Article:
Hi,
While working again on the fftpack module, to clean things up and
speed some backends (in particular fftw3, which is really suboptimal
right now), I remembered how much unaligned data pointer in numpy arrays
hurt performances. So I would like to relaunch the discussion on aligned
allocators and default alignement for numpy arrays :
http://www.mailarchive.com/numpydiscussion@.../msg04005.htmlBasically, what I have in mind is, in a first step (for numpy 1.2):
 define functions to allocate on a given alignement
 make PyMemData_NEW 16 byte aligned by default (to be compatible
with SSE and co).
The problem was, and still is, realloc. It is not possible to implement
realloc with malloc/free (in a portable way), and as such, it is not
possible to have an aligned realloc.
In numpy, we can always replace realloc by malloc/free, because we know
the size of the old block: would deprecating PyMemData_RENEW and
replacing them by PyMemeData_NEW/PyMemData_FREE be possible, such as to
make all numpy arrays follow a default alignement ? There are only a few
of them in numpy (6 of them), 0 in scipy, and I guess extensions never
really used them ?
cheers,
David
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On Mon, May 5, 2008 at 5:44 AM, David Cournapeau < [hidden email]> wrote:
Hi,
While working again on the fftpack module, to clean things up and
speed some backends (in particular fftw3, which is really suboptimal
right now), I remembered how much unaligned data pointer in numpy arrays
hurt performances. So I would like to relaunch the discussion on aligned
allocators and default alignement for numpy arrays :
http://www.mailarchive.com/numpydiscussion@.../msg04005.html
Basically, what I have in mind is, in a first step (for numpy 1.2):
 define functions to allocate on a given alignement
 make PyMemData_NEW 16 byte aligned by default (to be compatible
with SSE and co).
The problem was, and still is, realloc. It is not possible to implement
realloc with malloc/free (in a portable way), and as such, it is not
possible to have an aligned realloc.
In numpy, we can always replace realloc by malloc/free, because we know
the size of the old block: would deprecating PyMemData_RENEW and
replacing them by PyMemeData_NEW/PyMemData_FREE be possible, such as to
make all numpy arrays follow a default alignement ? There are only a few
of them in numpy (6 of them), 0 in scipy, and I guess extensions never
really used them ? I don't think you would want to do this in the core of PyArray_FromIter; presumably realloc can sometimes reuse the existing pointer and save on allocating a new chunk of memory. Since there are lots of allocations in fromiter, this could potentially be a big performance hit. (At least I think so, realloc has always been kinda voodoo to me). One could use PyMemData_NEW/PyMemData_FREE in the final allocation to make sure that the data is alligned, we allready do a realloc there to dump any extra space. Or, possibly better, one could choose which allocation strategy to use here depending on whether the data was alligned or not.
cheers,
David
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On Mon, May 5, 2008 at 7:44 AM, David Cournapeau
< [hidden email]> wrote:
> In numpy, we can always replace realloc by malloc/free, because we know
> the size of the old block: would deprecating PyMemData_RENEW and
> replacing them by PyMemeData_NEW/PyMemData_FREE be possible, such as to
> make all numpy arrays follow a default alignement ? There are only a few
> of them in numpy (6 of them), 0 in scipy, and I guess extensions never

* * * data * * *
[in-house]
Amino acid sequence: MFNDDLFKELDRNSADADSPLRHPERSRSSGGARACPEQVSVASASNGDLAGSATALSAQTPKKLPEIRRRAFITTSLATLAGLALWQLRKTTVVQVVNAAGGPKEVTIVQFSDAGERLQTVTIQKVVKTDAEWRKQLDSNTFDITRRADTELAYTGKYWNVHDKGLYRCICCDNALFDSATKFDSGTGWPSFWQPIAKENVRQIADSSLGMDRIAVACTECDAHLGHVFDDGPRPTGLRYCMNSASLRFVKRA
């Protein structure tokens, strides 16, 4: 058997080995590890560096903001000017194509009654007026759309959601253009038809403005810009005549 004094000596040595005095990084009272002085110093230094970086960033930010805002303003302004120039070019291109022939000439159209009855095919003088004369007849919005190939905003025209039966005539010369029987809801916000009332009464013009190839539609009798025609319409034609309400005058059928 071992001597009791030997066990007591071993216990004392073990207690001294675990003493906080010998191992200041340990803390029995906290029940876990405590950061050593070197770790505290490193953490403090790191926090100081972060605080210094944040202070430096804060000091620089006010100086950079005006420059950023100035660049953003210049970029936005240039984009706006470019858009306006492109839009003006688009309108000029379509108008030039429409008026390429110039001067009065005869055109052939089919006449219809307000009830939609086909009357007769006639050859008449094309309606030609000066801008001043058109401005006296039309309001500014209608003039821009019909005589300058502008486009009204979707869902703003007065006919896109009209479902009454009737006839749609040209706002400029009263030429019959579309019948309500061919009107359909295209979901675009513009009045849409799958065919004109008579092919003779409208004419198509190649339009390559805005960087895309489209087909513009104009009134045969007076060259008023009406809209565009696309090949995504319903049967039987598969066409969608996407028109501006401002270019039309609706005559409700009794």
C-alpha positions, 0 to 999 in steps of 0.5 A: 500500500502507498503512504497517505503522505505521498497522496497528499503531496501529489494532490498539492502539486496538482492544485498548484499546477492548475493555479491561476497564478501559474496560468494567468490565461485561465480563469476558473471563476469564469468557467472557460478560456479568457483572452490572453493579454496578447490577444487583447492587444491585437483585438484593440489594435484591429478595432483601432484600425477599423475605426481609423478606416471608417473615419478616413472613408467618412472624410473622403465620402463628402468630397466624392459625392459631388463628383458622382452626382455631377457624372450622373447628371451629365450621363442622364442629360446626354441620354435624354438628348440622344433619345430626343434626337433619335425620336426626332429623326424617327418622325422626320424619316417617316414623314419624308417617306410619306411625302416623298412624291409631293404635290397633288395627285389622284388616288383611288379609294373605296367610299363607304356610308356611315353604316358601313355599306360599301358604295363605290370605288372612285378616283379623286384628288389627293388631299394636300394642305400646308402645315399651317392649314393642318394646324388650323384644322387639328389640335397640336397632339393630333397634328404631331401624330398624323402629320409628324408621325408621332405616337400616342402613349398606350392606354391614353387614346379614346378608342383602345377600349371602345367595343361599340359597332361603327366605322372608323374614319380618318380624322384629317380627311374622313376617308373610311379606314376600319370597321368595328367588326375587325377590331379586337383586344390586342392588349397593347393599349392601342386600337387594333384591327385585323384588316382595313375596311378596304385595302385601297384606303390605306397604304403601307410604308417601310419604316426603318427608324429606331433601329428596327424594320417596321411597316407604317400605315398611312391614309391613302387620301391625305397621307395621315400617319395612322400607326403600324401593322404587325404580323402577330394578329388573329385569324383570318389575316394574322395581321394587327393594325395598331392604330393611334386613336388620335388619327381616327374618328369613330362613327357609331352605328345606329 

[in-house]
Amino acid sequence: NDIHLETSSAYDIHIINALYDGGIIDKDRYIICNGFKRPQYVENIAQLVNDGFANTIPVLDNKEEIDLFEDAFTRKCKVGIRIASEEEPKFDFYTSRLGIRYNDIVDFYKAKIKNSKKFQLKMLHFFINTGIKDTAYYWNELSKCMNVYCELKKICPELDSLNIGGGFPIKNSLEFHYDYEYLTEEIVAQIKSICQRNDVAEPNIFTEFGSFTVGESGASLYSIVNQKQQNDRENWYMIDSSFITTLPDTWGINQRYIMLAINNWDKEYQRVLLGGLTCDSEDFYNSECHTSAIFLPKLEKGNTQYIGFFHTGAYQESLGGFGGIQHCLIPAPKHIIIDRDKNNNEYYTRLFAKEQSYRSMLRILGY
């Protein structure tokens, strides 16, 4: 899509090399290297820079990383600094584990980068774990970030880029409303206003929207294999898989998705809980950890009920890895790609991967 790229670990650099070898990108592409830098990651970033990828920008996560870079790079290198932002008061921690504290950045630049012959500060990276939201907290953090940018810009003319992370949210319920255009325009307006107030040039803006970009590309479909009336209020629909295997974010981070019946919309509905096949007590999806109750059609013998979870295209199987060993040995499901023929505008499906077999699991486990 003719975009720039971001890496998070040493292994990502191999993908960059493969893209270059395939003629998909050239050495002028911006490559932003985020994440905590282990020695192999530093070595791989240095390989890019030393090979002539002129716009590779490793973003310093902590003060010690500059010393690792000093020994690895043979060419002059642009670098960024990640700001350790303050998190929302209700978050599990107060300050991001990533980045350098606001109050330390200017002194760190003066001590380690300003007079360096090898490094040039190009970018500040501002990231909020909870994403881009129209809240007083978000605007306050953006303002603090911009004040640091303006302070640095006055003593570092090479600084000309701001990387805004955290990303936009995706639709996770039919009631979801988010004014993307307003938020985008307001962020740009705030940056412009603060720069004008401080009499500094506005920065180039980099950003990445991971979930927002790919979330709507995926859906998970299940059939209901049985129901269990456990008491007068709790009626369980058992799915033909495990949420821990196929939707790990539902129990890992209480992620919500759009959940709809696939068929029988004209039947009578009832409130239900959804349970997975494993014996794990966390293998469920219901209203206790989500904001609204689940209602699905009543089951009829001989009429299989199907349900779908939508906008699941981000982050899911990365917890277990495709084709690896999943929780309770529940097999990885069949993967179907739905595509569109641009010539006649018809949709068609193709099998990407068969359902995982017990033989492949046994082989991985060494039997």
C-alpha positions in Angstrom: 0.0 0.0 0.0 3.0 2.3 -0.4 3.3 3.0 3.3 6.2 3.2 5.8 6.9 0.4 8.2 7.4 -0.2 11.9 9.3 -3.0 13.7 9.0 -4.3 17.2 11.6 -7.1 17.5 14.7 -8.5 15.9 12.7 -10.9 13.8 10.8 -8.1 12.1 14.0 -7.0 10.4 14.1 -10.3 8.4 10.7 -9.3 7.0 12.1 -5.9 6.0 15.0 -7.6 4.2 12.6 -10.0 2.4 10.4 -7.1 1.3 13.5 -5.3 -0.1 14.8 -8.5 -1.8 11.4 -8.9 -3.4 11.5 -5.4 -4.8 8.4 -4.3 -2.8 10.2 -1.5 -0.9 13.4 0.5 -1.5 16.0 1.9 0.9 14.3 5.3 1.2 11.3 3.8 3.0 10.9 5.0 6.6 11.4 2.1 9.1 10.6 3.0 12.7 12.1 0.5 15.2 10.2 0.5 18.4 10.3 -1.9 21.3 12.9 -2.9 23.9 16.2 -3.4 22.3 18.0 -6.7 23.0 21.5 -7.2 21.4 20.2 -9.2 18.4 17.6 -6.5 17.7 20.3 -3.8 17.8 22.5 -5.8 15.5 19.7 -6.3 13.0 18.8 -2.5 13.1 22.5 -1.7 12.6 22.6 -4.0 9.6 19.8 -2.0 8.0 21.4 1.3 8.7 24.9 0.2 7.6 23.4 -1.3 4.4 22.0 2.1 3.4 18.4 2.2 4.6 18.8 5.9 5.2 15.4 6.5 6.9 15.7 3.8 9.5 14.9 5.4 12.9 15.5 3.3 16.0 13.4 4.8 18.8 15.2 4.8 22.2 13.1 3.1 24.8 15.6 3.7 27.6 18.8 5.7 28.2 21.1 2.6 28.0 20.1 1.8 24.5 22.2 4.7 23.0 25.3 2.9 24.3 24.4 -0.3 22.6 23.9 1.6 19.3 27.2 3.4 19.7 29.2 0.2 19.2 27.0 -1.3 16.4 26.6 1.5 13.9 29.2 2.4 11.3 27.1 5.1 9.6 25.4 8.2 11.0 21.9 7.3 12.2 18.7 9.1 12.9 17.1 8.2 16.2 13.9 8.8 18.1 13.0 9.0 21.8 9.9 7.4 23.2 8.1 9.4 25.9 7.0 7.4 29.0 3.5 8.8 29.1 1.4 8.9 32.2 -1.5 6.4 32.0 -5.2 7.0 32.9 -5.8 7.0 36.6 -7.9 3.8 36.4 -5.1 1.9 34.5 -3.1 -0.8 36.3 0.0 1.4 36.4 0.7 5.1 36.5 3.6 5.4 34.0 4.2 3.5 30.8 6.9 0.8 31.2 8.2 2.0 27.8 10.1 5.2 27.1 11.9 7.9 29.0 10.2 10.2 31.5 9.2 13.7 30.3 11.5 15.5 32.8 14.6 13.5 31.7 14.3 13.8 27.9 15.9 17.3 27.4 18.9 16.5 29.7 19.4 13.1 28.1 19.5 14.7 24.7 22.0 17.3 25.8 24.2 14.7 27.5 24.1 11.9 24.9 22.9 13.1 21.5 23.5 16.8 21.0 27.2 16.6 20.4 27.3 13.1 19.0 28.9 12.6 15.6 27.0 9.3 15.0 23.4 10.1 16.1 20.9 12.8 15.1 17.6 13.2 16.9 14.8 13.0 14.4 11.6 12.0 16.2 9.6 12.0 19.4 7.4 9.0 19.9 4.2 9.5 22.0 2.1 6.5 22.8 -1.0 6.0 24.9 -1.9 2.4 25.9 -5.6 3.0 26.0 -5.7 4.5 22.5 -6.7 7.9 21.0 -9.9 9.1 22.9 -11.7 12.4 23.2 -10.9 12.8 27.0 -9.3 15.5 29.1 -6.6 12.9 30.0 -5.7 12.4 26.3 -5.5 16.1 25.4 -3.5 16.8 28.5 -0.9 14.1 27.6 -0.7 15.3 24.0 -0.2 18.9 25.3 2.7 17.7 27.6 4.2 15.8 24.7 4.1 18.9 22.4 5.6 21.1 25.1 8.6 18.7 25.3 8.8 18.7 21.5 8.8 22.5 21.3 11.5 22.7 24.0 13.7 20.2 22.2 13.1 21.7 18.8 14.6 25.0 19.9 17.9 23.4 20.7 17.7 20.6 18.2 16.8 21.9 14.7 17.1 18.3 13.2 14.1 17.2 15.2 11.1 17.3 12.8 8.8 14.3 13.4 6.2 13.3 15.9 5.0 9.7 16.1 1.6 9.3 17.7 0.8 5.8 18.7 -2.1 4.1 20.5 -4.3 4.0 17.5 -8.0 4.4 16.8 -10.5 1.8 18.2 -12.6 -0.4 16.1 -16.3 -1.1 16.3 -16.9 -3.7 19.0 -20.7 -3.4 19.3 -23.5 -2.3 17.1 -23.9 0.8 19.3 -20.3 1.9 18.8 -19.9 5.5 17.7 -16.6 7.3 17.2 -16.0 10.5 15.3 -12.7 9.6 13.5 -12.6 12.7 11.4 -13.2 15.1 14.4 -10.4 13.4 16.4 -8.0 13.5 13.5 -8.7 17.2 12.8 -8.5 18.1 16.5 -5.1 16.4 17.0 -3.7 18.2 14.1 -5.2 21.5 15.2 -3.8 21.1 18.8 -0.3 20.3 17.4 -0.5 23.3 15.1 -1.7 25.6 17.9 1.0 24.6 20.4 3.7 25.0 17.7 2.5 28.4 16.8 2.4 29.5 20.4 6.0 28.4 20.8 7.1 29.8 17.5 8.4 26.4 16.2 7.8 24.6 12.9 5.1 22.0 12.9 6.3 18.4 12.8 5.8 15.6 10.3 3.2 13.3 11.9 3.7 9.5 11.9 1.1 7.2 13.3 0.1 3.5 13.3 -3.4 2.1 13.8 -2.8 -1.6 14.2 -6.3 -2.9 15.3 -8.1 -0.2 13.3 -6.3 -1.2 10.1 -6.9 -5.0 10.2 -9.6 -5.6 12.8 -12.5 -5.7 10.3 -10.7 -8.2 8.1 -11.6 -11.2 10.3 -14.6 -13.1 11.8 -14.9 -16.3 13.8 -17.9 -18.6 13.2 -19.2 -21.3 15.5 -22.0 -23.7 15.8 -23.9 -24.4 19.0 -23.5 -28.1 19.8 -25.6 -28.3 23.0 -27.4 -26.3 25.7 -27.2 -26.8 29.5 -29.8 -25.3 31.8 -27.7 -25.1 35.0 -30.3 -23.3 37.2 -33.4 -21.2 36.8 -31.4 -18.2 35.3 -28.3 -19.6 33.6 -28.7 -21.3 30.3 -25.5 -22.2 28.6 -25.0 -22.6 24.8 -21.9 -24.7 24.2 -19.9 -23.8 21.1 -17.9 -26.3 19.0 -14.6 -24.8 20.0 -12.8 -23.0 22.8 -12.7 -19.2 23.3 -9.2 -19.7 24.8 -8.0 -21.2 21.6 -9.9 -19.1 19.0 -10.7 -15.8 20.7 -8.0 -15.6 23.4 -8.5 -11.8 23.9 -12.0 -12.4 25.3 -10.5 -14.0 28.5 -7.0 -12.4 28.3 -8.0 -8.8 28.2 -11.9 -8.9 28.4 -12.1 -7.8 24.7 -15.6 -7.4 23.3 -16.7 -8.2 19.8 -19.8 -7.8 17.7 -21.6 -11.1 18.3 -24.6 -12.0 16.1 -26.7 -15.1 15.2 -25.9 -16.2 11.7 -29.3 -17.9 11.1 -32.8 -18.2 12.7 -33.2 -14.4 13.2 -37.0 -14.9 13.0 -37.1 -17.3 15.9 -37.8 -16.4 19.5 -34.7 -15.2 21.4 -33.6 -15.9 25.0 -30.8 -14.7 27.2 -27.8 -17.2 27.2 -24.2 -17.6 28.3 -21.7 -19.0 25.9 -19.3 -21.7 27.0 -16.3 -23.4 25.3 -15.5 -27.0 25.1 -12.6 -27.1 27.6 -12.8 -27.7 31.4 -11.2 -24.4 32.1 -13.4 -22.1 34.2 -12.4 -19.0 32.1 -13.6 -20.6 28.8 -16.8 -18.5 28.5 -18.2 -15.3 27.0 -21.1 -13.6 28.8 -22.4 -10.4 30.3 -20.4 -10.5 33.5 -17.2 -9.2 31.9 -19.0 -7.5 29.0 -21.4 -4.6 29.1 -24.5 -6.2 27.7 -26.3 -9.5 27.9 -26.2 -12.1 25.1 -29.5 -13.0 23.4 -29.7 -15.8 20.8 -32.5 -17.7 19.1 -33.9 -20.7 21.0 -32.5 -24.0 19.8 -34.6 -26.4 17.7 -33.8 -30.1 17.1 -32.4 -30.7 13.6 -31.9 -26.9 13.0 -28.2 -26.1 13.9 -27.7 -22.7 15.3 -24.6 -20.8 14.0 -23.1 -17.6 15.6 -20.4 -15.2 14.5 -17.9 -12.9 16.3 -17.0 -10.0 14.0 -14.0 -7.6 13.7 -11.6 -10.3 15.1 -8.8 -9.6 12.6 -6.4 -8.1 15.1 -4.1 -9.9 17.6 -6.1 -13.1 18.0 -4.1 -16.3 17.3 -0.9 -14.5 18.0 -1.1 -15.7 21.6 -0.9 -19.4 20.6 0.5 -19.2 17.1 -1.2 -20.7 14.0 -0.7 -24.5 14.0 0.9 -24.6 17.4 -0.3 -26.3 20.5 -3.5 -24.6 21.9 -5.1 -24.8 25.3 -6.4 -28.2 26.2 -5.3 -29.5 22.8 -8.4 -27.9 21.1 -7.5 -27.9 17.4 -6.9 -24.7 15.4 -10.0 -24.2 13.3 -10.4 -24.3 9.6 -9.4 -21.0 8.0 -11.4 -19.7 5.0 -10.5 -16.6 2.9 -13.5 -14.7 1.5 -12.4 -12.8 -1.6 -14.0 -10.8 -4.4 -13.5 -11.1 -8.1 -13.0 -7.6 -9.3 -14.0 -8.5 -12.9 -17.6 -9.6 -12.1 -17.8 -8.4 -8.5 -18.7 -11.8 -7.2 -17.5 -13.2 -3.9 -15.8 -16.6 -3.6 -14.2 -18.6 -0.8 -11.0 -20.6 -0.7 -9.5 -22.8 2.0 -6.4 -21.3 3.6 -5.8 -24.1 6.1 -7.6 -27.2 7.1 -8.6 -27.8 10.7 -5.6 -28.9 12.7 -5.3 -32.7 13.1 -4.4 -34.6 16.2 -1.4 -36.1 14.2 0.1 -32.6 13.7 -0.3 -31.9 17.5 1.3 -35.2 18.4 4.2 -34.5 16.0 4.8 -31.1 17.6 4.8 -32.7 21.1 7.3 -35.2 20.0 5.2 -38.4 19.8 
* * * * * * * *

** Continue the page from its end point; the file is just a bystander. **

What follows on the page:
> really used them ?
I am in favor of at least trying this out. We will have to have a set
of benchmarks to make sure we haven't hurt the current uses of
PyMemData_RENEW which Tim points out.

Robert Kern
"I have come to believe that the whole world is an enigma, a harmless
enigma that is made terrible by our own mad attempt to interpret it as
though it had an underlying truth."
 Umberto Eco
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On Tue, May 6, 2008 at 1:59 AM, Timothy Hochberg < [hidden email]> wrote:
> I don't think you would want to do this in the core of PyArray_FromIter;
> presumably realloc can sometimes reuse the existing pointer and save on
> allocating a new chunk of memory. Since there are lots of allocations in
> fromiter, this could potentially be a big performance hit.
Looking at PyArray_FromIter, there is already a log(n) behavior for
allocation, so I am not sure it would hurt so much: I would guess that
realloc often need to allocate a new block if the size is the double
of the former pointer.
That's how realloc seems to work on FreeBSD, at least:
http://www.freebsd.org/cgi/cvsweb.cgi/src/lib/libc/stdlib/malloc.c?rev=1.171;contenttype=text%2Fplain> (At least I think
> so, realloc has always been kinda voodoo to me).
Once malloc is implemented, I would guess realloc to be simple, no ?
For each block of memory in the malloc chain, just check whereas there
is enough size to reuse the same block and adjacent block if any,
otherwise, free + malloc + copy, non ?
One could use
> PyMemData_NEW/PyMemData_FREE in the final allocation to make sure that the
> data is alligned, we allready do a realloc there to dump any extra space.
I guess that would be the easiest: directly use realloc in the loop,
and use PyDataMem_NEW/FREE at the end if necessary. Using realloc is
no problem if the buffer is always freed in the same function.
> Or, possibly better, one could choose which allocation strategy to use here
> depending on whether the data was alligned or not.
I mentioned step 1, because there would be a step 2 (but maybe only
numpy 2): extending the C api functions to create arrays such as
asking for an explicit alignment is possible.
David
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2008/5/5 Robert Kern < [hidden email]>:
> On Mon, May 5, 2008 at 7:44 AM, David Cournapeau
> < [hidden email]> wrote:
>
> > In numpy, we can always replace realloc by malloc/free, because we know
> > the size of the old block: would deprecating PyMemData_RENEW and
> > replacing them by PyMemeData_NEW/PyMemData_FREE be possible, such as to
> > make all numpy arrays follow a default alignement ? There are only a few
> > of them in numpy (6 of them), 0 in scipy, and I guess extensions never
> > really used them ?
>
> I am in favor of at least trying this out. We will have to have a set
> of benchmarks to make sure we haven't hurt the current uses of